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Should multivariate bias corrections of climate simulations account for changes of rank correlation over time?
  • Mathieu Vrac,
  • Soulivanh Thao,
  • Pascal Yiou
Mathieu Vrac
Laboratoire des Sciences du Climat et de l'Environnement

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Soulivanh Thao
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Pascal Yiou
Laboratoire des Sciences du Climat et de l'Environnement, IPSL, UMR CEA-CNRS-UVSQ
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Inter-variable dependencies are key properties to characterise many climate phenomena - such as compound events - and their future changes. Yet, climate simulations often have statistical biases. Hence, univariate (1dBC) and multivariate bias correction (MBC) methods are regularly applied. Inter-variable properties (e.g., correlations) can be altered by BC corrections. Then, it is necessary to assess how hypotheses of BC methods on climate change affect the adjustments. This can lead to better choices of BC methods.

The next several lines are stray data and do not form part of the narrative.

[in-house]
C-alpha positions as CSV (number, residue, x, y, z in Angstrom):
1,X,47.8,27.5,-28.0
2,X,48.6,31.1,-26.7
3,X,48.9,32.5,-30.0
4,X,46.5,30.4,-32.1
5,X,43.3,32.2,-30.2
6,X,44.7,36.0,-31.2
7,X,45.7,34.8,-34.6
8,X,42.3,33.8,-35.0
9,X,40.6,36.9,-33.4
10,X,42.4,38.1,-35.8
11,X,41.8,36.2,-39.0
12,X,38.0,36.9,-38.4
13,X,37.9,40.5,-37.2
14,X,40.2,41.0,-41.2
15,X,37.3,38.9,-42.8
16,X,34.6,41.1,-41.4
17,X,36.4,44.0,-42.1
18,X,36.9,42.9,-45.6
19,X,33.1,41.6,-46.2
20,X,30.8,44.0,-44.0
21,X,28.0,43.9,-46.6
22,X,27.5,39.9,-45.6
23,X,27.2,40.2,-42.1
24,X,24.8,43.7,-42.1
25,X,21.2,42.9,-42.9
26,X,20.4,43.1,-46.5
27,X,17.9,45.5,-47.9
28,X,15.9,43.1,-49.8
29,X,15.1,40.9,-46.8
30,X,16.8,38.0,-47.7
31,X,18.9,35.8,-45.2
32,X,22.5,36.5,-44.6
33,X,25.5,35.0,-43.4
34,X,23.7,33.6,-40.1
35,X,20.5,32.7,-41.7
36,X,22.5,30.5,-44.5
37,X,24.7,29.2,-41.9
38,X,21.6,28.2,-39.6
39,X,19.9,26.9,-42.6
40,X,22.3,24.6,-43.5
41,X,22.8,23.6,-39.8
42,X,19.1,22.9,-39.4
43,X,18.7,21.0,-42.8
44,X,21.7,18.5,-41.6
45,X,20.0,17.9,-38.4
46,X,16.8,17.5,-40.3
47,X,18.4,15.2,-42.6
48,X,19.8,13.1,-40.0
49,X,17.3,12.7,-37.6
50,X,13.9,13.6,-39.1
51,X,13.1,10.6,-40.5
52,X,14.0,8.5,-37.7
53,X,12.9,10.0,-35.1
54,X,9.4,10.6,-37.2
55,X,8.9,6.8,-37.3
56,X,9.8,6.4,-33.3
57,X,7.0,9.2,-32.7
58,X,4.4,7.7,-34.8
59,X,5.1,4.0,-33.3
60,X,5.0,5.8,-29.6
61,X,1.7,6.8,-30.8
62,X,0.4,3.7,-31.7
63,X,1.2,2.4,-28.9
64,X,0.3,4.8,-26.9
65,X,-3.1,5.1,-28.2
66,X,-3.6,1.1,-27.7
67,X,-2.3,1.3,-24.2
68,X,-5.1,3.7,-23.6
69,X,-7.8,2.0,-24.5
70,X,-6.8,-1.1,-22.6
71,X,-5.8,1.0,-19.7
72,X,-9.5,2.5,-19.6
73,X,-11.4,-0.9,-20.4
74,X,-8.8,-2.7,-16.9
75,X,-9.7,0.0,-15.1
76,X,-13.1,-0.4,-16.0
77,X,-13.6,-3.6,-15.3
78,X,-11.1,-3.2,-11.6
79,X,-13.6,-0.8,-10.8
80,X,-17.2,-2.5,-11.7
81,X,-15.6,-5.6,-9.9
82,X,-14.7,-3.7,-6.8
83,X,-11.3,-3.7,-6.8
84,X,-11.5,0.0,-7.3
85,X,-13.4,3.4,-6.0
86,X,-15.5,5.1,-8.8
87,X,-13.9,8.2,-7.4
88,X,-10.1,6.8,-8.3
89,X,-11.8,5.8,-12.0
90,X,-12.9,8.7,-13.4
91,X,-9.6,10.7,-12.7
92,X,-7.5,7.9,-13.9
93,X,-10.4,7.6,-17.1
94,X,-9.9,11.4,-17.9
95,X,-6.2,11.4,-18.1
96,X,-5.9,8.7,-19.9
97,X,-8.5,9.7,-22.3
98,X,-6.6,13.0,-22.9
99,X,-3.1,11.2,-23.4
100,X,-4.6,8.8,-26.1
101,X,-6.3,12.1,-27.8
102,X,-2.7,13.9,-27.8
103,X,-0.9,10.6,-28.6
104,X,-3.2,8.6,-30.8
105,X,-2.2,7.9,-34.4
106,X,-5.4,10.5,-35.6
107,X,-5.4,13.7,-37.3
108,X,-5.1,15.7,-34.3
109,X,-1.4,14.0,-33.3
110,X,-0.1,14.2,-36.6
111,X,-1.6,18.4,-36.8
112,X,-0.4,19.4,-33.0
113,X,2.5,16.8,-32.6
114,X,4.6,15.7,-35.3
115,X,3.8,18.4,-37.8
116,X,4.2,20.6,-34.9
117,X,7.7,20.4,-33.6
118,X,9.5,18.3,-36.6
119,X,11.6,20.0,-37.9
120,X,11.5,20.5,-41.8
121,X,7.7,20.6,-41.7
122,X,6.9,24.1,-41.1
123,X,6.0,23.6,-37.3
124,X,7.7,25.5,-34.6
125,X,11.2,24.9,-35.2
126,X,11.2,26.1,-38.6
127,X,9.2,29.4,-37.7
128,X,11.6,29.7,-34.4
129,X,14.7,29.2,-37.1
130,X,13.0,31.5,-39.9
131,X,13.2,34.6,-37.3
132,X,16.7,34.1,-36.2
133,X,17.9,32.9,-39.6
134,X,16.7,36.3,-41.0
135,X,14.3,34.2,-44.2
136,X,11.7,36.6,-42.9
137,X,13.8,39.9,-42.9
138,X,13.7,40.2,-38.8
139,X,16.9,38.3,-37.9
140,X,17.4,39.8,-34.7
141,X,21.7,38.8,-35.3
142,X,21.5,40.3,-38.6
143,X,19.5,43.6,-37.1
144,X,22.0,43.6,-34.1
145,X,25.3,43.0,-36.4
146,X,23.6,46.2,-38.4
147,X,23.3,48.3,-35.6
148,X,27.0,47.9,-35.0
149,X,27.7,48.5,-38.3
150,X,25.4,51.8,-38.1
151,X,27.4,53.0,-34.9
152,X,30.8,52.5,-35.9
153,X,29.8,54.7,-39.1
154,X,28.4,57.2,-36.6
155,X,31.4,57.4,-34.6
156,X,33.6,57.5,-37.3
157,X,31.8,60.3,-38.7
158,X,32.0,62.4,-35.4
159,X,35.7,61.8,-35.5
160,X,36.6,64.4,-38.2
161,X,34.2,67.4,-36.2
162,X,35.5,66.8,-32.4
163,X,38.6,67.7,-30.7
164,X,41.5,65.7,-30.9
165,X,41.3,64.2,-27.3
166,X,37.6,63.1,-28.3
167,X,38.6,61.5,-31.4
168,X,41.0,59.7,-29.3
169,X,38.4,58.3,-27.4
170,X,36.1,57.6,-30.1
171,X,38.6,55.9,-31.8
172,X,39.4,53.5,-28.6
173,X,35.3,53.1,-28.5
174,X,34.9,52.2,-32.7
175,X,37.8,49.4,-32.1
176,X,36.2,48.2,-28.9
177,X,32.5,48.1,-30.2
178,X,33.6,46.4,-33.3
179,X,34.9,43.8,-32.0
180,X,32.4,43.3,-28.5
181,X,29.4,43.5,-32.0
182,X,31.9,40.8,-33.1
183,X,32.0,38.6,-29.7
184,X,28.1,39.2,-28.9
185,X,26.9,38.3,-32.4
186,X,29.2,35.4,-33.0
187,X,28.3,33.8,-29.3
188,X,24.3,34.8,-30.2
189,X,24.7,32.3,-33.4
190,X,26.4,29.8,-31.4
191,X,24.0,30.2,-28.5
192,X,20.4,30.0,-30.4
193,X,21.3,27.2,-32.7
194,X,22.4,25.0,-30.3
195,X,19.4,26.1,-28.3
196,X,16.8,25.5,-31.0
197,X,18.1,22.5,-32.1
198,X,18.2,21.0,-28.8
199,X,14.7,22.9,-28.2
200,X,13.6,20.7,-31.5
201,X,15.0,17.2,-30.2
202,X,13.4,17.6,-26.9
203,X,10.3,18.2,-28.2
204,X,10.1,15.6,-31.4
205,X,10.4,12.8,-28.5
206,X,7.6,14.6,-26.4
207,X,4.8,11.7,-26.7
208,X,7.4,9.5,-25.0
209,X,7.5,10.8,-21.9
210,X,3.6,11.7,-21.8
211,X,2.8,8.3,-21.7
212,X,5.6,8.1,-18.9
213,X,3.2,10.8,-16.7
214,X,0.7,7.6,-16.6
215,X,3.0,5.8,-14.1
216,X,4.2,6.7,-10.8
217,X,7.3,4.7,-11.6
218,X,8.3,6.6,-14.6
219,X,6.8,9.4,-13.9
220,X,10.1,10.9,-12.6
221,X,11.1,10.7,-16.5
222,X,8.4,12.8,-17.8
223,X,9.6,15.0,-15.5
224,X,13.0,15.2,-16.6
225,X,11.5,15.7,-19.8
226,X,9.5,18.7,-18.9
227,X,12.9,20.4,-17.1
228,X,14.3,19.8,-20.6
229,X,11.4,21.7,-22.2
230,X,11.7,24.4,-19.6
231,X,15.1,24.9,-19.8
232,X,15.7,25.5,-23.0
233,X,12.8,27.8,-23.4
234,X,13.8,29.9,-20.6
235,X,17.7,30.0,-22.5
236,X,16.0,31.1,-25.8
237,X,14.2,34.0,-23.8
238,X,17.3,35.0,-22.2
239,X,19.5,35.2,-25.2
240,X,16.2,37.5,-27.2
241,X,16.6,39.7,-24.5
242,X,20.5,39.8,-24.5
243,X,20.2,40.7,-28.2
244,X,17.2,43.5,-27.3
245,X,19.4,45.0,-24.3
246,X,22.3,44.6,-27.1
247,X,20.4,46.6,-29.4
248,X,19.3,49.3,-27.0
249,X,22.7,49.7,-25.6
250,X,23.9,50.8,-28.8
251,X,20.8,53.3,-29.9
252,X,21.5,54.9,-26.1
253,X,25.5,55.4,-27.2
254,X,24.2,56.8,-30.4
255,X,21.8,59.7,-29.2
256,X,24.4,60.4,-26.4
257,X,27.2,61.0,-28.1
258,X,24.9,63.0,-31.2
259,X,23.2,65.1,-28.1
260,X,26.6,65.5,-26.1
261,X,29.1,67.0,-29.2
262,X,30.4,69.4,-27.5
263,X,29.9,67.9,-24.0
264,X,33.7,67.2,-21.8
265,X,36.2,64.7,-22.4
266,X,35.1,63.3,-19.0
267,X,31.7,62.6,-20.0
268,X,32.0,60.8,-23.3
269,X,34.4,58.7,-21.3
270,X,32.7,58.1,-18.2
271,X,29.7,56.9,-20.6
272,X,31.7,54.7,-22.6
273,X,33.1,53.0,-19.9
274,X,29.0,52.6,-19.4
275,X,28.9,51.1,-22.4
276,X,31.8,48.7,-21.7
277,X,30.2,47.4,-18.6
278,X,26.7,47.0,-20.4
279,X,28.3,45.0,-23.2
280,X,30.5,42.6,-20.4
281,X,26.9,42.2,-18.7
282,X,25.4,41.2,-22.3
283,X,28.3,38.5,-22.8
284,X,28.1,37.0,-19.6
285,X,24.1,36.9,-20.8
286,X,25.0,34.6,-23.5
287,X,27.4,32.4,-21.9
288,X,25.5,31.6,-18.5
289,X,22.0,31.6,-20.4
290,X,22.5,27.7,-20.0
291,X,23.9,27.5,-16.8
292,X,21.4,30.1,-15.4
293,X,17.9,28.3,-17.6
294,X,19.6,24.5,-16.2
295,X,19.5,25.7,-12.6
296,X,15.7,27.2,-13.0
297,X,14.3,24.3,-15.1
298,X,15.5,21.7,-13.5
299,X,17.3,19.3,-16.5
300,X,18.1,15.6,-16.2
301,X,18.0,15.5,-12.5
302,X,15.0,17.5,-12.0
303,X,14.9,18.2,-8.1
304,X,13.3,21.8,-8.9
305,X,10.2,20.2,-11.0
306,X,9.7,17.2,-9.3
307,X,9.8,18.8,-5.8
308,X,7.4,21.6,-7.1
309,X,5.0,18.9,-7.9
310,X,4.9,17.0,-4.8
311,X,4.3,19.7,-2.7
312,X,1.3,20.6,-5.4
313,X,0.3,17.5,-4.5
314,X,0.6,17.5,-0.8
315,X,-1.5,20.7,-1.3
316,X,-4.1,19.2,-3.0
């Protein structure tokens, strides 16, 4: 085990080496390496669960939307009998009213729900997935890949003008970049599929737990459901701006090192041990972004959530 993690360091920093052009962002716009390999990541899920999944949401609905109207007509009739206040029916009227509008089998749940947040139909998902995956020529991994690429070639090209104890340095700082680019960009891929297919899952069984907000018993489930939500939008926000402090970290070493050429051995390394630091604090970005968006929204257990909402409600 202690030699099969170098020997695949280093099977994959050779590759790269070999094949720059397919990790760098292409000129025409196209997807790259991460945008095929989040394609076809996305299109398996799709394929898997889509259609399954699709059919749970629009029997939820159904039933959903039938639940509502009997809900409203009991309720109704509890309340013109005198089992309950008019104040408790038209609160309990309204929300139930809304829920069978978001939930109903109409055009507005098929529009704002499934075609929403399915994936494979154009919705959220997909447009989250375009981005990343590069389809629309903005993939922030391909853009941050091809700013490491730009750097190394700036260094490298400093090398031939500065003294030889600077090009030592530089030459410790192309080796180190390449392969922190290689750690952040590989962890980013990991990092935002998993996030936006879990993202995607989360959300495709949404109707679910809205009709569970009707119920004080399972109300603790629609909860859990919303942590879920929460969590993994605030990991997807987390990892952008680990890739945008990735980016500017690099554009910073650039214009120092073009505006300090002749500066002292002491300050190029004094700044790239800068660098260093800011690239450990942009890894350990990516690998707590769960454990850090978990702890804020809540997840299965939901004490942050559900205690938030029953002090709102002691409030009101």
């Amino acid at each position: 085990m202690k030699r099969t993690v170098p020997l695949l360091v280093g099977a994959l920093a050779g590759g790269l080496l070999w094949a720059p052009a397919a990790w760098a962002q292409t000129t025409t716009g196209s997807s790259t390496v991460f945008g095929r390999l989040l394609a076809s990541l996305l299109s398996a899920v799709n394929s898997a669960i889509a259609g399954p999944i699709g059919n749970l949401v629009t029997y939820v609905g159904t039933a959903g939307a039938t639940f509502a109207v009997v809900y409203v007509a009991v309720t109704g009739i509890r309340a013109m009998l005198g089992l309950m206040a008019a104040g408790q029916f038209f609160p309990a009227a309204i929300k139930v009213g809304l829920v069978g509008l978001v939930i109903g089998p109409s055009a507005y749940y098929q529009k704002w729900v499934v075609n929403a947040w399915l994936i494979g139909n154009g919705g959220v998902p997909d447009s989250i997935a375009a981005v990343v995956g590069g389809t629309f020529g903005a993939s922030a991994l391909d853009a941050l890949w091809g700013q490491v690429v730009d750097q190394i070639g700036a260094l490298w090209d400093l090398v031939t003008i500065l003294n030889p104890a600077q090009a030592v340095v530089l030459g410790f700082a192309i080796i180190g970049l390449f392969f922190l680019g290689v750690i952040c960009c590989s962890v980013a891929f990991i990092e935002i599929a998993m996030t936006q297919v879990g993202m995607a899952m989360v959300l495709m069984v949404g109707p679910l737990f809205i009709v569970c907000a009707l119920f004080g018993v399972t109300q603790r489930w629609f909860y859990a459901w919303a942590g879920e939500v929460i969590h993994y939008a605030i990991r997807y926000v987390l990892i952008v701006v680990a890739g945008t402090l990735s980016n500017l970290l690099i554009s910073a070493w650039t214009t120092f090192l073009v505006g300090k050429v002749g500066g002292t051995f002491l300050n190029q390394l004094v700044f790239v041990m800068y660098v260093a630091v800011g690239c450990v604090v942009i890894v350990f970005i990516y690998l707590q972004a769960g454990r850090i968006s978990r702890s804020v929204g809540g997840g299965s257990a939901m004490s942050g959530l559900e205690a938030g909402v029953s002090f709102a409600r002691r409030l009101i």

Here, we investigate whether an MBC method should try reproducing, preserving or modifying the changes in rank correlations between daily temperature and precipitation over Europe. An original “perfect model experiment” is set up and applied to two different climate simulation ensembles over 2001-2100: 40 runs from the CESM global climate model and 11 runs from the CMIP6 exercise. The results highlight that, within the multi-run single GCM ensemble (CESM), accounting for correlation changes bring valuable information for long-term projections but that a stationary hypothesis provides less biased correlations, up to medium-term projections (2060). For the multi-model ensemble (CMIP6), the non-stationary hypothesis provides larger biases than the stationary approach, up to the end of the century. Not correcting the model rank correlations (1dBC) provides the worst results.
Whenever an ensemble is available, the best results come from accounting for the “robust’ part of the change signal (i.e., average change from different runs). This pleads for using ensembles and their robust information, in order to perform robust bias corrections.